The funds will be allocated to the creation of new full-time positions at the department of Biodiversity, Conservation and Attractions (DBCA) and the Forest Products Commission, in support of the 2024-2033 Forest Management Plan.

The plan will be released in full later this year, but is known to include controversial exemptions for bauxite mining, a major source of deforestation and fragmentation in WA’s native forests, responsible for the clearing of approximately 1,000 hectares each year.

Aside from impacts on biodiversity and threatened species, bauxite mining irreparably changes the soil composition, making true rehabilitation of mining sites impossible.

CCWA Executive Director, Joe Heffernan, said: “The state government’s move to phase out native forest logging in 2021 was widely and warmly welcomed. Our native forests are not just a globally significant biodiversity hotspot, but also one of our best natural defences against climate change, as a carbon sink.

“We have always believed that our forests are better left standing than being exploited for cheap woodchips.

It’s encouraging to see the state government move forward with its plan, but now they need to finish the job and bring in robust protections against all threats to our native forests.

“The pressure being placed on our native forests by bauxite mining, and in particular companies like Alcoa and South 32, have attracted a great deal of scrutiny and criticism. It can’t be the case that we move to protect the forests from logging only to allow them to be destroyed by bauxite mining.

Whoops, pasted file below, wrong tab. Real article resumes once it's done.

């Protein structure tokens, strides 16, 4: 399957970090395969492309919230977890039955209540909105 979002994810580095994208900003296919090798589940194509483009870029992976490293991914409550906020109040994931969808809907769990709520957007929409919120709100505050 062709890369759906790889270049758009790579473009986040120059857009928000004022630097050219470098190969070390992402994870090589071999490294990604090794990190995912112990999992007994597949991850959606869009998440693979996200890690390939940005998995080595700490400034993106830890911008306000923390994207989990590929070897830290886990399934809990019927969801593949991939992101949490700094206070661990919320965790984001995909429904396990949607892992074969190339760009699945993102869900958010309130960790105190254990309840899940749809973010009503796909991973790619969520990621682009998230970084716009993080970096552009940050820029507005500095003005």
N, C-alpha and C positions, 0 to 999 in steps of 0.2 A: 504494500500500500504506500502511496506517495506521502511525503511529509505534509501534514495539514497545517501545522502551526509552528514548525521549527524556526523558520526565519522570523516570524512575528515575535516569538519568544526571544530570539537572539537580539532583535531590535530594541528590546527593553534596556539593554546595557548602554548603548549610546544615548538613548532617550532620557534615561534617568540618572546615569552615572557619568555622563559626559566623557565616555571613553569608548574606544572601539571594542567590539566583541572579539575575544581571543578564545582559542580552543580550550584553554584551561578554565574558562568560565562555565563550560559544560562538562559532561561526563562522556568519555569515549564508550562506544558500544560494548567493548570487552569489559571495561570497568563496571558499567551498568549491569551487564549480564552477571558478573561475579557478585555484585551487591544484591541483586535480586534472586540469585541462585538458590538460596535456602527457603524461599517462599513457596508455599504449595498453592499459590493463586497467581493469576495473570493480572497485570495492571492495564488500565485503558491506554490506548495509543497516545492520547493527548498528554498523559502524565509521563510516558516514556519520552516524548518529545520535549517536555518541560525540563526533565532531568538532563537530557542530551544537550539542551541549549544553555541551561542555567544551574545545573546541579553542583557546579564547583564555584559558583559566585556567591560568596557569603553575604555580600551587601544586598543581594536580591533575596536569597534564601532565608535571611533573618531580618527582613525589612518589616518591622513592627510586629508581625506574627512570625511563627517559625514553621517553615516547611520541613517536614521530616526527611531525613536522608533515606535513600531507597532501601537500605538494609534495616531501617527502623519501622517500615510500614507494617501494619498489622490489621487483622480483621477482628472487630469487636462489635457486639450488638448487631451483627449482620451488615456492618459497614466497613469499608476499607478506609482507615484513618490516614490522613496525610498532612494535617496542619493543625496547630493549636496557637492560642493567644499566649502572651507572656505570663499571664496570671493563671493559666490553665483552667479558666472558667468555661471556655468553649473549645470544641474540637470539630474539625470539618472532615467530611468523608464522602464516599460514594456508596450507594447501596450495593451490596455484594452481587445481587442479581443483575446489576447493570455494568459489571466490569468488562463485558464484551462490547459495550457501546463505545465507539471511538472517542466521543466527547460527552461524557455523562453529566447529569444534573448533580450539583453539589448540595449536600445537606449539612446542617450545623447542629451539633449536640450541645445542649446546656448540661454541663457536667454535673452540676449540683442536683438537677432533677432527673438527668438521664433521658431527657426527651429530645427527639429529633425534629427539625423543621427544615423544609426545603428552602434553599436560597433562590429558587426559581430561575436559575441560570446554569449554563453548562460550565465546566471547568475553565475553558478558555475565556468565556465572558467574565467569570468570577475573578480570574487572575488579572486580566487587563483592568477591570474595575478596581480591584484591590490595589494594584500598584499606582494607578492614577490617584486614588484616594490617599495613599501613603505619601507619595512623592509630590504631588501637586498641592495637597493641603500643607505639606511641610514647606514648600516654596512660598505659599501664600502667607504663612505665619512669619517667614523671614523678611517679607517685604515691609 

“We need a plan from the state government as to how the destructive impacts of bauxite mining can be substantively reduced to protect our remaining native forests.”

Disaster recovery fund ‘insufficient’ for future needs

A $38 million funding boost to aid WA’s recovery from natural disasters has been described as ‘a good start’, but ‘insufficient’ by CCWA, noting the importance of fully preparing the state to deal with the effects of floods, droughts and bushfires.

The money will create a new dedicated WA recovery team within the Department of Fire and Emergency Services and fund a taskforce to support recovery efforts in the Kimberley, following ex-tropical cycling Ellie.

“Making sure WA is resilient to the effects of climate change is incredibly important”, said Anna Chapman.

“Global warming has already created unavoidable climate change impacts. WA is at the forefront of these impacts including declining rainfall, sea level rise and coastal erosion, drought, more severe and frequent wild fires and heat waves.

“The amount of funding required to address climate related disasters in our state is linked to how quickly we and the rest of the world decarbonise.